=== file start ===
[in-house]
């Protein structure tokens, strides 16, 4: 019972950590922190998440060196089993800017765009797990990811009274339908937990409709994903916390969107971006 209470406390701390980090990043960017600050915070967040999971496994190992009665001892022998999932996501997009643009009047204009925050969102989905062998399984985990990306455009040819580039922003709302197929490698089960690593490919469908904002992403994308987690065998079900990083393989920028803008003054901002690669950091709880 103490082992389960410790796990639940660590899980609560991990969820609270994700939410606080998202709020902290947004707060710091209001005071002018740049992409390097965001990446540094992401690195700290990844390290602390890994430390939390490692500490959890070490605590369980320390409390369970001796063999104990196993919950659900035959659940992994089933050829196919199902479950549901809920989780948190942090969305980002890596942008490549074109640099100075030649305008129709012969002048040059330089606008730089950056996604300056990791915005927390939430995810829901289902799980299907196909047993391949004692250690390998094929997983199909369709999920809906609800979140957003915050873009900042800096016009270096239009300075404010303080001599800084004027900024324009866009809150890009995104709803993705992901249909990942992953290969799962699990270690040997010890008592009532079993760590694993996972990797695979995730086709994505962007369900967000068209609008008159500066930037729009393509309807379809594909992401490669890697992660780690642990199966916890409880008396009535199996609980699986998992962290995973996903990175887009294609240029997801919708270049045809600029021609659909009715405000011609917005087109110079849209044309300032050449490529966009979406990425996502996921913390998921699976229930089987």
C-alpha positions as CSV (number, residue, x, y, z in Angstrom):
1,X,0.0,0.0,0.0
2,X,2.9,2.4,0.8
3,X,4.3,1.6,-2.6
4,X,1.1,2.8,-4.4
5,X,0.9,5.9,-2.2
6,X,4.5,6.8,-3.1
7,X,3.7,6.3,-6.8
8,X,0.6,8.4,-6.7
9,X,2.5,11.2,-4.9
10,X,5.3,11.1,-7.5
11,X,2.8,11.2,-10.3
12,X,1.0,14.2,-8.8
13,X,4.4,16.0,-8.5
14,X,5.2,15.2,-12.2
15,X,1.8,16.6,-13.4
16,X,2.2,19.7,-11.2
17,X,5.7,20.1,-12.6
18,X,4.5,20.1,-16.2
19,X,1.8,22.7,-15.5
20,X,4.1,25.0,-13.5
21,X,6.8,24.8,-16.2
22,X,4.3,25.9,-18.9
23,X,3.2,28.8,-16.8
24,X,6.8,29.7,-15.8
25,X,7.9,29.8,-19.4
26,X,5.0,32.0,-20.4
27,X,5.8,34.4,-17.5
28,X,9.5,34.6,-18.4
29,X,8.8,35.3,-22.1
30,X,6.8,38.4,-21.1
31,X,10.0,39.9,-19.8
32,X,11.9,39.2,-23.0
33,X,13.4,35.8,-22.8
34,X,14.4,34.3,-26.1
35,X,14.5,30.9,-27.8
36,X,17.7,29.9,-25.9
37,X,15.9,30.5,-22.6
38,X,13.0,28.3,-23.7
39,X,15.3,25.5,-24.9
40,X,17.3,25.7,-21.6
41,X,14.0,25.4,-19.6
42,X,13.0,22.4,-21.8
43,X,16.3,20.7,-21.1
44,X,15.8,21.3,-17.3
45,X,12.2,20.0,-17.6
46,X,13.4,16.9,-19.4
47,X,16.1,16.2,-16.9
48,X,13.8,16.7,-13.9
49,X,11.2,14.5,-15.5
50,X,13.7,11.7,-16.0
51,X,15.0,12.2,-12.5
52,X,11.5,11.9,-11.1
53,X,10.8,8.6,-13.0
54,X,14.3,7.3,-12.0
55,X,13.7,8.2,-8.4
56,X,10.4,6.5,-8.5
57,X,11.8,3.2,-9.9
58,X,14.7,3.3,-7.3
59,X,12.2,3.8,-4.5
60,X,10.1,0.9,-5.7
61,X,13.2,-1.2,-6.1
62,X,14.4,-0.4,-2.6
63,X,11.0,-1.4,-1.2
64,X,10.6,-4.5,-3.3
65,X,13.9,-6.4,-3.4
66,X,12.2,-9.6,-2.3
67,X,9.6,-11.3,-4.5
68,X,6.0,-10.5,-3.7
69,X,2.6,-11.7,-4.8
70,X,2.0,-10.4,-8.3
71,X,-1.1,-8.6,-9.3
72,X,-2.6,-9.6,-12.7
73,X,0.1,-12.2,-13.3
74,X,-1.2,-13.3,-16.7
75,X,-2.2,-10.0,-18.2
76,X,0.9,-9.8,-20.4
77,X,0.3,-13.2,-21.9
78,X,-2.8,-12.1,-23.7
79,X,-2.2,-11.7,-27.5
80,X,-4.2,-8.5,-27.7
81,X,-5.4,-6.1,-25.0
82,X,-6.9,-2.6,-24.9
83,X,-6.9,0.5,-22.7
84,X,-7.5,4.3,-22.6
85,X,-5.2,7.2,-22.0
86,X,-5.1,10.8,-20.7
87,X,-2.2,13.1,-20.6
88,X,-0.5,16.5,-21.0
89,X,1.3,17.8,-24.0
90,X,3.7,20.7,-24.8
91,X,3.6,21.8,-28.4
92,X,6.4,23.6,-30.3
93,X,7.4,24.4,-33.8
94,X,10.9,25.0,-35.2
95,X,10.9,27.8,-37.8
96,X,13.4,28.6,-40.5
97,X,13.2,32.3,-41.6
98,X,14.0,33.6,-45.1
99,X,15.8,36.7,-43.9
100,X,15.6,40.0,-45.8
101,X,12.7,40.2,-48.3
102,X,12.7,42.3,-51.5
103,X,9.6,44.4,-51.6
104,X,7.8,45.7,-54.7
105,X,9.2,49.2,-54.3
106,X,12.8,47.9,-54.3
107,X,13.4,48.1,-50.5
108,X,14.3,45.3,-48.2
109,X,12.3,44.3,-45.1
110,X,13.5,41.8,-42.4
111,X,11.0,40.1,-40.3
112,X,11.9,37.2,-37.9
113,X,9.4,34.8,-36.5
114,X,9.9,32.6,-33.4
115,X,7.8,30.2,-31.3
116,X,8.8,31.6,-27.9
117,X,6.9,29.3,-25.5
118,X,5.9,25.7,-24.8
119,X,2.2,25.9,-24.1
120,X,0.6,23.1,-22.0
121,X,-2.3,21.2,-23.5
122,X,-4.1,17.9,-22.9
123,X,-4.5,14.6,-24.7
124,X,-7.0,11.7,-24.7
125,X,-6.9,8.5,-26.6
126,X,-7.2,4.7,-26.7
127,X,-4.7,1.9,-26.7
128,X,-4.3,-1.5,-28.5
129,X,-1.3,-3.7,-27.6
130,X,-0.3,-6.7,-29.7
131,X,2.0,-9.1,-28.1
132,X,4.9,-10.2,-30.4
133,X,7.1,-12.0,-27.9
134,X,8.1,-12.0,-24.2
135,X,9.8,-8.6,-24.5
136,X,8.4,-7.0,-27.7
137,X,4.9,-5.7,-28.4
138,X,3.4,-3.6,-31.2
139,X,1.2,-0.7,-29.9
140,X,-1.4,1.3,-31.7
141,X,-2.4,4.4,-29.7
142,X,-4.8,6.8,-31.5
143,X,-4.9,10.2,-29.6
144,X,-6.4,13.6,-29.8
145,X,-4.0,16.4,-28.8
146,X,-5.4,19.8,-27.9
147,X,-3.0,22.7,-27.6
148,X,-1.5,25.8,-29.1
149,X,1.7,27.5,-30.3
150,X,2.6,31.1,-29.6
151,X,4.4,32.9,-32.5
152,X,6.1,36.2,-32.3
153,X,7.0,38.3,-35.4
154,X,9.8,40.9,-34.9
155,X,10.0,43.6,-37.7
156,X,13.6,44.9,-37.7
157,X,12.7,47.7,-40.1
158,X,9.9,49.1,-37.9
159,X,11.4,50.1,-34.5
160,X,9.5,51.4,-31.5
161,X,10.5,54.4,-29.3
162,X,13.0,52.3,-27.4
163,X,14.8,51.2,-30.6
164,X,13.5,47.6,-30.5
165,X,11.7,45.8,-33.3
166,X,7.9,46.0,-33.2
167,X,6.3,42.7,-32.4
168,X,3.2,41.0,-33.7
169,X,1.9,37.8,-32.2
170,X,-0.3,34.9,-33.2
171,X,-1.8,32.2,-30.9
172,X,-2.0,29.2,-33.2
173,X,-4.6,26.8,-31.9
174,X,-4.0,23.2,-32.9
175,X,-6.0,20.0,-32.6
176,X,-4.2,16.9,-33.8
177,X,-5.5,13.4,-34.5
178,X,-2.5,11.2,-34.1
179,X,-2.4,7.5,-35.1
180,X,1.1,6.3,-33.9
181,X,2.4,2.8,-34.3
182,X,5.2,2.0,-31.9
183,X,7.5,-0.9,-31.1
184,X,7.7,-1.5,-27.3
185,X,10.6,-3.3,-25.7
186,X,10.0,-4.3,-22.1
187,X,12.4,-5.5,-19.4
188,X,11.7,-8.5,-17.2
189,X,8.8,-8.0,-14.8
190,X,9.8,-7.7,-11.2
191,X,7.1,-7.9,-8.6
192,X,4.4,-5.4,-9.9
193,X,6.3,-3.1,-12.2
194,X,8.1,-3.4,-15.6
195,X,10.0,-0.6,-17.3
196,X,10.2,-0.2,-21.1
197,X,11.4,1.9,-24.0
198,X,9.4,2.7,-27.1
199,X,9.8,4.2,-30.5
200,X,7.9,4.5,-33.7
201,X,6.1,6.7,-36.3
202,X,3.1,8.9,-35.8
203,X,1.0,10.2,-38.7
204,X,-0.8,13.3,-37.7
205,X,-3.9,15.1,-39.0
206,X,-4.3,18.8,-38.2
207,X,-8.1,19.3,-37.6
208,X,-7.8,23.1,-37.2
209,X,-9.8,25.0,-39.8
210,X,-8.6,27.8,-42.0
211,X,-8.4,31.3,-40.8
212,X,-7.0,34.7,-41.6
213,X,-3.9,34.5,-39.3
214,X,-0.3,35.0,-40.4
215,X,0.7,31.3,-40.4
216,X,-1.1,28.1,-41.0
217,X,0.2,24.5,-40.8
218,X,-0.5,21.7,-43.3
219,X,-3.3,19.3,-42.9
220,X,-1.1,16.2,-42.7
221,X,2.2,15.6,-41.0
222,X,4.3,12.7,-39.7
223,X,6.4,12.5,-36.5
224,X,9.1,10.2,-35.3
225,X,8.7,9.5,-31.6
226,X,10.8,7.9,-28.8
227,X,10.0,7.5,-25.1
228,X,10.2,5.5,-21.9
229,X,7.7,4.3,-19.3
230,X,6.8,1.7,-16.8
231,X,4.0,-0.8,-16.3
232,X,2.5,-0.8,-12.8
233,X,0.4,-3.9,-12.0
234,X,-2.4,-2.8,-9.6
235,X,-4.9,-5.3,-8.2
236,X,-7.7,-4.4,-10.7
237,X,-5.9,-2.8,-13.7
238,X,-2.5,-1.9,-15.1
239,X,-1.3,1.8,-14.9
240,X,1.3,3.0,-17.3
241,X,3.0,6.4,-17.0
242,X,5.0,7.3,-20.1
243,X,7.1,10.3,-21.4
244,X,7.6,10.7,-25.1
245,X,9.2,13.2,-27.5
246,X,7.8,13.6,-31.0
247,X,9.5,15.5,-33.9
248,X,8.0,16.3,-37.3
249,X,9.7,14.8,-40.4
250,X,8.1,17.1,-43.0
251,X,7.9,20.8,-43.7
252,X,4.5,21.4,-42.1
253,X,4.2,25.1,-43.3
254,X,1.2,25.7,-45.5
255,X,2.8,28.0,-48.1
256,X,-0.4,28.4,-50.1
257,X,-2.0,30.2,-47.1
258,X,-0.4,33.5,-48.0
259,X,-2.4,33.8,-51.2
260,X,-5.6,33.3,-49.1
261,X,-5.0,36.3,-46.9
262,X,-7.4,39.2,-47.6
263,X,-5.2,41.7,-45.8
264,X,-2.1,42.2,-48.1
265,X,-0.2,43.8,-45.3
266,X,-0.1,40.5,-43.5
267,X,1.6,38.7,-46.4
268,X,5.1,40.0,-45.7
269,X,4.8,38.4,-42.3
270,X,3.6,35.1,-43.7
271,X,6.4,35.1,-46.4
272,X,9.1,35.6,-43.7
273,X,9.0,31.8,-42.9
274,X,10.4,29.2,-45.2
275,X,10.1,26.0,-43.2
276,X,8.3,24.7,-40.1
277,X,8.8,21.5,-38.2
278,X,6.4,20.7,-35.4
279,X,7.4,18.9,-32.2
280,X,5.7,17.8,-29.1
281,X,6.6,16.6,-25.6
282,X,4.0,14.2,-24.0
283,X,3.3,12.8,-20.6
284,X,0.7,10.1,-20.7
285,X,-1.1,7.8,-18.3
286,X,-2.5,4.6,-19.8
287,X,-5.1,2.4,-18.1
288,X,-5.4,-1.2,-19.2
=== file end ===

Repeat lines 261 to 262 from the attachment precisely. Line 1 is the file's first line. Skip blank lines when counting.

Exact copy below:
258,X,-0.4,33.5,-48.0
259,X,-2.4,33.8,-51.2